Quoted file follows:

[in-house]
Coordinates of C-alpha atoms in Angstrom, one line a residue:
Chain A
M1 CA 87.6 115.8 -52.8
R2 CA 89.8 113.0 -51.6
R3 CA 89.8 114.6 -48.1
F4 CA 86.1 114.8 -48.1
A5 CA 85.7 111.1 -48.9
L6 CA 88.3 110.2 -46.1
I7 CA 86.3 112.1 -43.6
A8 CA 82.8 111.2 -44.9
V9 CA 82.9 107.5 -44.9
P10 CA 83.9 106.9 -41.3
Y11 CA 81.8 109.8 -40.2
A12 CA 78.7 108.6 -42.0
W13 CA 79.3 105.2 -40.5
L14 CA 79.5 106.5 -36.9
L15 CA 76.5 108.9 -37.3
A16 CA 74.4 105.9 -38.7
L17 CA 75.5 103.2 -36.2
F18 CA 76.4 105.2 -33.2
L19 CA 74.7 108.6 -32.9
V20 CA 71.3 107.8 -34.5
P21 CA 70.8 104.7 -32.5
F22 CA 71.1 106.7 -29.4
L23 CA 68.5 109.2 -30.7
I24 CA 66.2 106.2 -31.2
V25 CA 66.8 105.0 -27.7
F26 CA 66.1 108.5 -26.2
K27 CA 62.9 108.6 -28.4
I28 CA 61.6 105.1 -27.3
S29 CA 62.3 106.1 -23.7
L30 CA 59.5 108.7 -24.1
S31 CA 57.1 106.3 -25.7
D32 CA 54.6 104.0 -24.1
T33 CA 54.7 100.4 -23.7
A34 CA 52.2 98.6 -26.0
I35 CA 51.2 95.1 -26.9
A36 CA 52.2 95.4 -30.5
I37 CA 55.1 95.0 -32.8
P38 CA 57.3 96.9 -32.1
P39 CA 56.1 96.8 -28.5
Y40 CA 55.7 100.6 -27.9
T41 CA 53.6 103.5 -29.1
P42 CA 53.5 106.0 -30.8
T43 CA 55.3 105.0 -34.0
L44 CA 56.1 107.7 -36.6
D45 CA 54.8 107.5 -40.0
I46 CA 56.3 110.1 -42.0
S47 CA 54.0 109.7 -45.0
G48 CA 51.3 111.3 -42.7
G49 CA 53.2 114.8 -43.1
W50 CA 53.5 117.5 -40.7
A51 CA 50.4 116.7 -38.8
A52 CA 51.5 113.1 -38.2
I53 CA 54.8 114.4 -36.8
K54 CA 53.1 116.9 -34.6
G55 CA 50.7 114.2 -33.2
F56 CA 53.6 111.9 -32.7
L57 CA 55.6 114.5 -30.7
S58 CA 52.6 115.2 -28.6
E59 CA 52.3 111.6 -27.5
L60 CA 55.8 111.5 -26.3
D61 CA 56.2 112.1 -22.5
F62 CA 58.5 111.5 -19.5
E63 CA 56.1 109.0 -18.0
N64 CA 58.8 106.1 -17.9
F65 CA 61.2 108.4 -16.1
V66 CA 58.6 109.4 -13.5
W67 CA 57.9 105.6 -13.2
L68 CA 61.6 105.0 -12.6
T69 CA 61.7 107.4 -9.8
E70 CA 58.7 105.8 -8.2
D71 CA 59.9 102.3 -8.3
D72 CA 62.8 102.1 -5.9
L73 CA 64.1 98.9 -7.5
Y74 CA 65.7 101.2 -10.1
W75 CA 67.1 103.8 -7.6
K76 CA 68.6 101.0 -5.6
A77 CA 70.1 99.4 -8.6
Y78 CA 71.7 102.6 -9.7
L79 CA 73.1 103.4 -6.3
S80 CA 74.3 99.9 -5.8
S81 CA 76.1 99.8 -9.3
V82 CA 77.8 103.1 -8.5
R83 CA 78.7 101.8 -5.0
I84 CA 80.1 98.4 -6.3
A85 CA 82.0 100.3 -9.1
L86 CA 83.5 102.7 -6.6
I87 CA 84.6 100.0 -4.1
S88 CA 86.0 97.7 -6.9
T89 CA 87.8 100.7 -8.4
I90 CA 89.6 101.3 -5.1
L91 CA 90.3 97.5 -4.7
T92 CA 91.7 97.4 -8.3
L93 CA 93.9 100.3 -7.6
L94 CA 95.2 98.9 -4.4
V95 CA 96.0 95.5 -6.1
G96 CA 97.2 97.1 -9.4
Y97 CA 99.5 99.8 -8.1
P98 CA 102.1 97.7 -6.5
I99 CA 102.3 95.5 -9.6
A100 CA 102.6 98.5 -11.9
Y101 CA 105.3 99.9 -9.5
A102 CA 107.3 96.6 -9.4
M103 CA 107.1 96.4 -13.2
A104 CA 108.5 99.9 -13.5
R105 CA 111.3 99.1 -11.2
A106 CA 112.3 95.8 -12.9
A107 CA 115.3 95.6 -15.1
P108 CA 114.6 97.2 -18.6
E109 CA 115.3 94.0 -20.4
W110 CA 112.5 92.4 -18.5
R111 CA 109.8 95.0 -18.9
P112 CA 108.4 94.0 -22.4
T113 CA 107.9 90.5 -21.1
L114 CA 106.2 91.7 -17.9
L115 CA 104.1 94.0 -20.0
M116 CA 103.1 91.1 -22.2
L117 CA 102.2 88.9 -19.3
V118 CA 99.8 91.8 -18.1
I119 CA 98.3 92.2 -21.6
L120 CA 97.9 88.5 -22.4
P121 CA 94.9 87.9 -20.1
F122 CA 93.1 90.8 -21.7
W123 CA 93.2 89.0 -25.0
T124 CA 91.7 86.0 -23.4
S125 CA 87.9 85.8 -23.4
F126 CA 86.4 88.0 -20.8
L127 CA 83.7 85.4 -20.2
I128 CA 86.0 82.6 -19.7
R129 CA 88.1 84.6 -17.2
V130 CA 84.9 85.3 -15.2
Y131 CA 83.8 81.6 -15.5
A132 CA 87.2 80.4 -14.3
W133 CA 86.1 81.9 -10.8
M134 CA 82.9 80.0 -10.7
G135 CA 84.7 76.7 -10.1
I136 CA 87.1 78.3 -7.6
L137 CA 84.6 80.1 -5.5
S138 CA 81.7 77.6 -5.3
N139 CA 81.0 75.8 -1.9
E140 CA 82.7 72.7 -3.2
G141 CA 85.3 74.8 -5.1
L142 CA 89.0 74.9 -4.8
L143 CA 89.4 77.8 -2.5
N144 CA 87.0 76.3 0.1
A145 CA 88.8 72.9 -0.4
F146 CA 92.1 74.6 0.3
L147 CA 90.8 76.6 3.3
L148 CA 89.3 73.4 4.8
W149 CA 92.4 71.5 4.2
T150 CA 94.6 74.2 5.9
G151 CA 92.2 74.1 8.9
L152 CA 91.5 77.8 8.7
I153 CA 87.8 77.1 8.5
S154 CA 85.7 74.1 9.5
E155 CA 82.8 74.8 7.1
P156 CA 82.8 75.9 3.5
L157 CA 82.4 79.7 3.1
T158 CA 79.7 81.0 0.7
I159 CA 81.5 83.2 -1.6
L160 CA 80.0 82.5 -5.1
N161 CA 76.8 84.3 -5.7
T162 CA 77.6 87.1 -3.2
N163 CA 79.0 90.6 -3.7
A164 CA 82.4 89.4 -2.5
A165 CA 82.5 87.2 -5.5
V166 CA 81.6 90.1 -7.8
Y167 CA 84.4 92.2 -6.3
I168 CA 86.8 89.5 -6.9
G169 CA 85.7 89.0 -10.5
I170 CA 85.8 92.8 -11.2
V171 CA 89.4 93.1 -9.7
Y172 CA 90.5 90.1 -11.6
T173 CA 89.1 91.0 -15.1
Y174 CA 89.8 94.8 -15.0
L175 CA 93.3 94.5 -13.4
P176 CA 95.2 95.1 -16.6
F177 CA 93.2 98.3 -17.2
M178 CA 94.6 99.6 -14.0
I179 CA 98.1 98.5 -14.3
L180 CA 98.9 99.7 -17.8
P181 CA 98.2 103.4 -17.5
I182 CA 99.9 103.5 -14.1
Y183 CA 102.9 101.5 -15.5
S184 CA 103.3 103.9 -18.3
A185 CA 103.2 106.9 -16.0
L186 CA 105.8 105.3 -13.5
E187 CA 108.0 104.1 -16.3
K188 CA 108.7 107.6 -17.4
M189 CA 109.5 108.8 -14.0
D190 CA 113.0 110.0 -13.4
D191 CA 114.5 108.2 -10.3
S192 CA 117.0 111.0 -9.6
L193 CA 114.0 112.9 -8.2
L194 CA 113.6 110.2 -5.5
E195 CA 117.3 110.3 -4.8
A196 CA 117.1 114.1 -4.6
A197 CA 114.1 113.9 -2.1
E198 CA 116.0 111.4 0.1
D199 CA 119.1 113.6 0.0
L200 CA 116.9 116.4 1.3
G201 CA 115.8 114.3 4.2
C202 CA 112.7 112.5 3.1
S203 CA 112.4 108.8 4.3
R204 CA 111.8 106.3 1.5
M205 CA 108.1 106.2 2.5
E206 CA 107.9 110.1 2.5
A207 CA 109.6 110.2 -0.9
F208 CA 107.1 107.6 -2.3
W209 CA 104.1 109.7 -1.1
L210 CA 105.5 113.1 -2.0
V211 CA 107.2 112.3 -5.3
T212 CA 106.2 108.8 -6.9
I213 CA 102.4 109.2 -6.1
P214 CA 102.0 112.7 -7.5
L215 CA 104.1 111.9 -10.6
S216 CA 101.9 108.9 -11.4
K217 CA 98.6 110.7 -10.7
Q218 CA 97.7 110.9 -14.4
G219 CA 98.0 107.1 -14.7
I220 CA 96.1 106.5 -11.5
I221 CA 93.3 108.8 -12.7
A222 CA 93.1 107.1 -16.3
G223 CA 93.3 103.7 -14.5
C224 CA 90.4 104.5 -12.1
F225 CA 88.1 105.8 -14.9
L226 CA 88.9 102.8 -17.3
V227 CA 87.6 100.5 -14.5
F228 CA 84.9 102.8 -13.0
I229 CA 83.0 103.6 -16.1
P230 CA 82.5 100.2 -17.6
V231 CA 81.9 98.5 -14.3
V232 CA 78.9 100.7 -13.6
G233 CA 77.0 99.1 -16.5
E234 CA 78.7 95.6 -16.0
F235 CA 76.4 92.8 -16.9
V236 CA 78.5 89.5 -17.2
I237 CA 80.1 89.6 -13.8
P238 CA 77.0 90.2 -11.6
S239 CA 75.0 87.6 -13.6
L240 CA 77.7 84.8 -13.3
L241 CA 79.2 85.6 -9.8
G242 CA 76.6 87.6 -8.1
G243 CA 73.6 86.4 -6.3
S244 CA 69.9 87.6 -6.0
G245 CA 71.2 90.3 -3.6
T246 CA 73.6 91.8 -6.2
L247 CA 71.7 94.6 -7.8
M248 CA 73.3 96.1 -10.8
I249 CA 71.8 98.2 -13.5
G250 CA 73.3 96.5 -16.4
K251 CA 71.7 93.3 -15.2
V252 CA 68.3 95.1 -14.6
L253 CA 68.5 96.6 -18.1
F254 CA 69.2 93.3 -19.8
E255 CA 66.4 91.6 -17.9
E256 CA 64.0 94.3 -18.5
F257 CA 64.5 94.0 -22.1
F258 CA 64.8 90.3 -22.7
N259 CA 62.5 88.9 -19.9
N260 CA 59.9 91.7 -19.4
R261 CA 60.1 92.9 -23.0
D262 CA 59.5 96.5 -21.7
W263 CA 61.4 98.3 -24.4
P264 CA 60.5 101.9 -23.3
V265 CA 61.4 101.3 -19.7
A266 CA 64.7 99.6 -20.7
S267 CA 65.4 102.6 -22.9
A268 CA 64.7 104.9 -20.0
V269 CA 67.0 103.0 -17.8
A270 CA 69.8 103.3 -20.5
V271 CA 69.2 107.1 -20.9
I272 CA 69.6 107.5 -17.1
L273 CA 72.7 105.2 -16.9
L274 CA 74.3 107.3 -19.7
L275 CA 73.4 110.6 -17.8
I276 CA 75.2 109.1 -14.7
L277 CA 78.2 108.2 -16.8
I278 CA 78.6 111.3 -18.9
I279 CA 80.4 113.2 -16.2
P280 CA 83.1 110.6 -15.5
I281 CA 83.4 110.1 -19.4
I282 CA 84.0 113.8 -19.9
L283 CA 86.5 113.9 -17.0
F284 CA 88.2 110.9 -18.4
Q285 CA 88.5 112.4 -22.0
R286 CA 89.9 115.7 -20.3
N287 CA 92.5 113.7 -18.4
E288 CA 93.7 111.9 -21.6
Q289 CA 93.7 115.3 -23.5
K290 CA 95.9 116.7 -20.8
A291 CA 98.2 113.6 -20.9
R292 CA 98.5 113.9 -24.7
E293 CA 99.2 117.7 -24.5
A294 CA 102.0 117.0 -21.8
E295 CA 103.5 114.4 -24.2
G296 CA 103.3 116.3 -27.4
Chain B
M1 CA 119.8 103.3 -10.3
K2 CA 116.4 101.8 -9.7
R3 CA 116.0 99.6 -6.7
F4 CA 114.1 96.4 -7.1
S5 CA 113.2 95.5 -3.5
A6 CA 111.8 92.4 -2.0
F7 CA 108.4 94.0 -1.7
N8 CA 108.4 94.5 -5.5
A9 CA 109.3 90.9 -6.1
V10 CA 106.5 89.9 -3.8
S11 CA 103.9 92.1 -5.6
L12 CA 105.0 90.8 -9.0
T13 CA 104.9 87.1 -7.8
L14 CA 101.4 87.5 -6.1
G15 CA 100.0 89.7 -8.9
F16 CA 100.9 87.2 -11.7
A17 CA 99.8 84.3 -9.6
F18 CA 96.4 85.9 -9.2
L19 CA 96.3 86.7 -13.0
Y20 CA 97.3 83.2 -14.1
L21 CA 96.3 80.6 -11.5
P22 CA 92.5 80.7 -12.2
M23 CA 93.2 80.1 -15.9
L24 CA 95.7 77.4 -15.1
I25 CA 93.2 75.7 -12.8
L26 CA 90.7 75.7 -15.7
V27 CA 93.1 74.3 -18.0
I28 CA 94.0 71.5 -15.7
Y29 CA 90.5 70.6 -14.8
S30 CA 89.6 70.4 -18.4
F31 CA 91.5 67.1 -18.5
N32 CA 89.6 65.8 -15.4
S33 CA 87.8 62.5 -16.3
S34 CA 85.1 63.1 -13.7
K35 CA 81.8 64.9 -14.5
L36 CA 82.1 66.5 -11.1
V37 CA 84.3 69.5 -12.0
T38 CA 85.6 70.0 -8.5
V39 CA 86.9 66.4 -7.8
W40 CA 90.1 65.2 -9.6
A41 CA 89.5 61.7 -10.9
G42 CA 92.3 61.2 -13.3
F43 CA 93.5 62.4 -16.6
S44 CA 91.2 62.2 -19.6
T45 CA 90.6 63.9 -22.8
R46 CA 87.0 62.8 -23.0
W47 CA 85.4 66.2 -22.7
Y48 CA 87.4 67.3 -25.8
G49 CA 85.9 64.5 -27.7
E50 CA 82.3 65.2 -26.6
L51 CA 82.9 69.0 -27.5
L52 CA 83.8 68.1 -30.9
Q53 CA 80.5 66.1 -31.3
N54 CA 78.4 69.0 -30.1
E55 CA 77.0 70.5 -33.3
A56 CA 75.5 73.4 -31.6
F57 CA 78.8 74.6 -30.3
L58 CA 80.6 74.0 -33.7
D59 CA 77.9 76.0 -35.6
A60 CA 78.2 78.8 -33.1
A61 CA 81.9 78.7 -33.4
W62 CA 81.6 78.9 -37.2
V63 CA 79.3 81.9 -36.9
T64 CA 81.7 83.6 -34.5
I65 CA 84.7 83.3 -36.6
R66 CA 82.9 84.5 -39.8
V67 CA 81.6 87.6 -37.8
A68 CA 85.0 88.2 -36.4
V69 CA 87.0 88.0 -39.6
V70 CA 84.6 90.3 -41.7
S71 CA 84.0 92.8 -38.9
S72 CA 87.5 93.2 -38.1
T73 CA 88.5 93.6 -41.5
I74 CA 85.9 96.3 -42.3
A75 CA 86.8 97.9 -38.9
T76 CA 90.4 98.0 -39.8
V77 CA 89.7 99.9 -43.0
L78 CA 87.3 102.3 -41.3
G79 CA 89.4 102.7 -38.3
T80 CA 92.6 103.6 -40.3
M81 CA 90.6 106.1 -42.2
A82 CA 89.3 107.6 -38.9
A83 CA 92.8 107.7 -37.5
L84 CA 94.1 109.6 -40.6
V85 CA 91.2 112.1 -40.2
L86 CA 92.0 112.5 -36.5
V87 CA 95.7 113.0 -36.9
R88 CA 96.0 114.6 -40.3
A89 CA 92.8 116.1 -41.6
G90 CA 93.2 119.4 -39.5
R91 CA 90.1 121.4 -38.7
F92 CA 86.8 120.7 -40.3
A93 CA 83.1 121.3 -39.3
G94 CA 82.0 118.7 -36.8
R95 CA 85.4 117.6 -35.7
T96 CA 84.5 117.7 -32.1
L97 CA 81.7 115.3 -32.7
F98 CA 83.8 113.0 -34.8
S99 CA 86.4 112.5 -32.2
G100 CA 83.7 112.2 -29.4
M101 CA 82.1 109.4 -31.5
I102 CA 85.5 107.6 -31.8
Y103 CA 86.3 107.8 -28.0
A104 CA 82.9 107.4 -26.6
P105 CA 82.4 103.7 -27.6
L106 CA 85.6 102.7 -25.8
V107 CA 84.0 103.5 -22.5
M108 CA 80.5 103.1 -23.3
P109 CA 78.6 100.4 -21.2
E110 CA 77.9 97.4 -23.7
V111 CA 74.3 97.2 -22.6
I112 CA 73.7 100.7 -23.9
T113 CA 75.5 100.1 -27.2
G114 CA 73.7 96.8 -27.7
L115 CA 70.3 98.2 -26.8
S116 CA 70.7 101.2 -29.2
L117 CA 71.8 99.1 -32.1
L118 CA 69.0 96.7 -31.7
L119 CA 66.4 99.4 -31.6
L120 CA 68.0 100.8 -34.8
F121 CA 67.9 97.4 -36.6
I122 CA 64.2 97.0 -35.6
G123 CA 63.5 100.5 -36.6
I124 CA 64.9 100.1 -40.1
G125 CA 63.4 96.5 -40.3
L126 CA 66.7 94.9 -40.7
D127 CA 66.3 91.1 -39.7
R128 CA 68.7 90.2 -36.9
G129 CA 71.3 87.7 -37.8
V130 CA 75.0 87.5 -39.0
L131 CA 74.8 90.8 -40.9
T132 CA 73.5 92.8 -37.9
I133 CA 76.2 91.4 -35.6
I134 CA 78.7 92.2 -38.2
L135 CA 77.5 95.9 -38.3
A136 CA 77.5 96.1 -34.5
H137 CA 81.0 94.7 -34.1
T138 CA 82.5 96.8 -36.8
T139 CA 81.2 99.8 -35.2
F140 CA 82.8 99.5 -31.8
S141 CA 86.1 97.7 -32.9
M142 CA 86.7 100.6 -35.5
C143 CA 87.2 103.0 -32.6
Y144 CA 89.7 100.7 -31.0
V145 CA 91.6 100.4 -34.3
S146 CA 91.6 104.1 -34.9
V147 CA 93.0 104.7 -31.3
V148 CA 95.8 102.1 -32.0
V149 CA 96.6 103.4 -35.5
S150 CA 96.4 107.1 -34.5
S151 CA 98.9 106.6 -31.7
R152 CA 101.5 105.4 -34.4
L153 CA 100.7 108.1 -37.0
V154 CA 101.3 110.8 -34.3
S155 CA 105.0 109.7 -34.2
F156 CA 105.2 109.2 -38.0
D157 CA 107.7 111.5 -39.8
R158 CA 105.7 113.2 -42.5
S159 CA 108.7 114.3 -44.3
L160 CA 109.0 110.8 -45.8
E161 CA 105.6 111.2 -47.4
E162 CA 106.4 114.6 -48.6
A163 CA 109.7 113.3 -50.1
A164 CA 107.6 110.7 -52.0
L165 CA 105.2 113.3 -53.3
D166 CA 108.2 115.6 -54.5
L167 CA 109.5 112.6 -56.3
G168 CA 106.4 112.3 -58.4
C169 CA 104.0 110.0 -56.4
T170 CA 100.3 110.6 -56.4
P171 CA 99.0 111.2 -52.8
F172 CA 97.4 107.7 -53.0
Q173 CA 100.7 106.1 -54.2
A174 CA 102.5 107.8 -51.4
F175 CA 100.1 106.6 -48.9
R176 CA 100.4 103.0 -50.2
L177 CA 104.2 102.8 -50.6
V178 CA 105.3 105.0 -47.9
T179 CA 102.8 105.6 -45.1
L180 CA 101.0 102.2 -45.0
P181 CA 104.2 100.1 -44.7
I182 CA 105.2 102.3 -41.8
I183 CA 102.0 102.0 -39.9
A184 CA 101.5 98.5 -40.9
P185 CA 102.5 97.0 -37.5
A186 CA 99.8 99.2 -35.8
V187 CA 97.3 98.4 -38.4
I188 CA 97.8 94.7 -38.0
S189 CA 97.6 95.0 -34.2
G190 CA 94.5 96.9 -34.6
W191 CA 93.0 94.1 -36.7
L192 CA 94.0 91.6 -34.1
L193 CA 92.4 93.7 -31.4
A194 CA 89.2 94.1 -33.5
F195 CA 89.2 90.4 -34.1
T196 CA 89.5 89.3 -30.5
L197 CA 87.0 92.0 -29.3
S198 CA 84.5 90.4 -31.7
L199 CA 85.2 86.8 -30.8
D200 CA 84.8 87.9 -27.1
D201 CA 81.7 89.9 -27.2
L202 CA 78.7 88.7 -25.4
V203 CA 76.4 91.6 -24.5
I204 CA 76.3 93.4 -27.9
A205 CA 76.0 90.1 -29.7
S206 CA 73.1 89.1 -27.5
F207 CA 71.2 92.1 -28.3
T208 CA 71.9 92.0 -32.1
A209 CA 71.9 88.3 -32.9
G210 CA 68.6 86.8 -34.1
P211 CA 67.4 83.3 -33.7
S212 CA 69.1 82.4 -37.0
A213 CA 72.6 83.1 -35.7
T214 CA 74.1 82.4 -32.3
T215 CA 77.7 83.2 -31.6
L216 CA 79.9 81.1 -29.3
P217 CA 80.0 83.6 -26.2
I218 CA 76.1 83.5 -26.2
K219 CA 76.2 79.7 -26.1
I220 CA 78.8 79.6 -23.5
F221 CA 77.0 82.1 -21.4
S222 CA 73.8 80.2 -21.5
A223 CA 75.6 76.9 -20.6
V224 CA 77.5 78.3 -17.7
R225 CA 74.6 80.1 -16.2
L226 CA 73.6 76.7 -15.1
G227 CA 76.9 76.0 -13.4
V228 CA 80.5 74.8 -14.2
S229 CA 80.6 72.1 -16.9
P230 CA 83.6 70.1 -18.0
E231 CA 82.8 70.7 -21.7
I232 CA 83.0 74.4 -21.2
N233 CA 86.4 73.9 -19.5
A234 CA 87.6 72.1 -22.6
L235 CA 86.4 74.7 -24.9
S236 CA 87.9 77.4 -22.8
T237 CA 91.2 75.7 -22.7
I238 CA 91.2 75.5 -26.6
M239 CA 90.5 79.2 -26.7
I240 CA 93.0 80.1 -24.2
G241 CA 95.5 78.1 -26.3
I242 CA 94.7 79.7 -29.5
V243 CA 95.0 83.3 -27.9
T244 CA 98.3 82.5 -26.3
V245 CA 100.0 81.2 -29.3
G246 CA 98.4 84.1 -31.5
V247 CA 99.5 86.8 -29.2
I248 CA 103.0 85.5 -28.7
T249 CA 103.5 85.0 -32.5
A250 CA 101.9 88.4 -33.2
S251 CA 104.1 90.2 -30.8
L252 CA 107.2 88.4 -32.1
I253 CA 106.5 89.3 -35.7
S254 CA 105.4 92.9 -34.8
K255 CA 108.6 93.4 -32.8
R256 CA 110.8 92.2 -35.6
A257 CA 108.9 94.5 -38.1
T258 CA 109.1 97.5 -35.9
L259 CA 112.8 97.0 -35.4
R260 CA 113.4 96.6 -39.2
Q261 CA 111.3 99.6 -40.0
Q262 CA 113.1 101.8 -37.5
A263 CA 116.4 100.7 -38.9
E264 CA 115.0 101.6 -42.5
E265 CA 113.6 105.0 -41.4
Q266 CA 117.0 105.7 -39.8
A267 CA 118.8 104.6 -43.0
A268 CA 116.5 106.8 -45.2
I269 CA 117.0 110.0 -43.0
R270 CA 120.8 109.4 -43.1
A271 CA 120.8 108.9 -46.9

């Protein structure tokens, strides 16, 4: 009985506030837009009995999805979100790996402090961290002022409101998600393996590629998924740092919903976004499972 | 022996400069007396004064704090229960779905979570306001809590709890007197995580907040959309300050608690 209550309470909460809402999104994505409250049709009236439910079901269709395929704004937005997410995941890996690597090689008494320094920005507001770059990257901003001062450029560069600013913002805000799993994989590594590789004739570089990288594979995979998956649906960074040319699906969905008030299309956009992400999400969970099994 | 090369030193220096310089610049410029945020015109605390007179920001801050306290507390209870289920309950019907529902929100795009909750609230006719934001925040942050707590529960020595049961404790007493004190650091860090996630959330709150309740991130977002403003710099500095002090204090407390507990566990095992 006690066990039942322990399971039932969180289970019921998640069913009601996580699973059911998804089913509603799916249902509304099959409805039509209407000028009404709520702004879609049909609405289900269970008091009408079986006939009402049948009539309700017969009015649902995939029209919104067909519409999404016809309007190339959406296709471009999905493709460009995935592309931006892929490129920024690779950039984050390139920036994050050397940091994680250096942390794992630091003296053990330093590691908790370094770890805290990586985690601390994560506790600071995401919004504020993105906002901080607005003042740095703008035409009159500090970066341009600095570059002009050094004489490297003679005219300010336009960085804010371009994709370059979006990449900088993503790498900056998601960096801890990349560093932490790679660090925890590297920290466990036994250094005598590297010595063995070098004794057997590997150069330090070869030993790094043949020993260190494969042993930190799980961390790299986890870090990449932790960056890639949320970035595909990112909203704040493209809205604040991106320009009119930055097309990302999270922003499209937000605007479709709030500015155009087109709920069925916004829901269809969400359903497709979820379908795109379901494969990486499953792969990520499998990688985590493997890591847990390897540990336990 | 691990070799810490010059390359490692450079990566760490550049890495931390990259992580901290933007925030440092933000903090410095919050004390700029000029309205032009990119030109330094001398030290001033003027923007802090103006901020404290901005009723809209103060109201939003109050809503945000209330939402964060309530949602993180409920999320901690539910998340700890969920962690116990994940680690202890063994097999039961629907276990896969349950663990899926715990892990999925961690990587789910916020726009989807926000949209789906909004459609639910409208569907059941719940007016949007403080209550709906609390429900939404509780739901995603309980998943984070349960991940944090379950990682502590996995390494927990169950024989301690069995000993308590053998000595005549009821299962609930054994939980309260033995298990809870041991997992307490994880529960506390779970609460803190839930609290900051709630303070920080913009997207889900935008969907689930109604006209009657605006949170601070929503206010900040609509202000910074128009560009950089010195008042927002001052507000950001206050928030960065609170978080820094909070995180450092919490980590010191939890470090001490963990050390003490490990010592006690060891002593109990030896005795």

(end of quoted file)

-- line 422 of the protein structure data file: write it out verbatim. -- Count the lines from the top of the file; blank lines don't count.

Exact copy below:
I122 CA 64.2 97.0 -35.6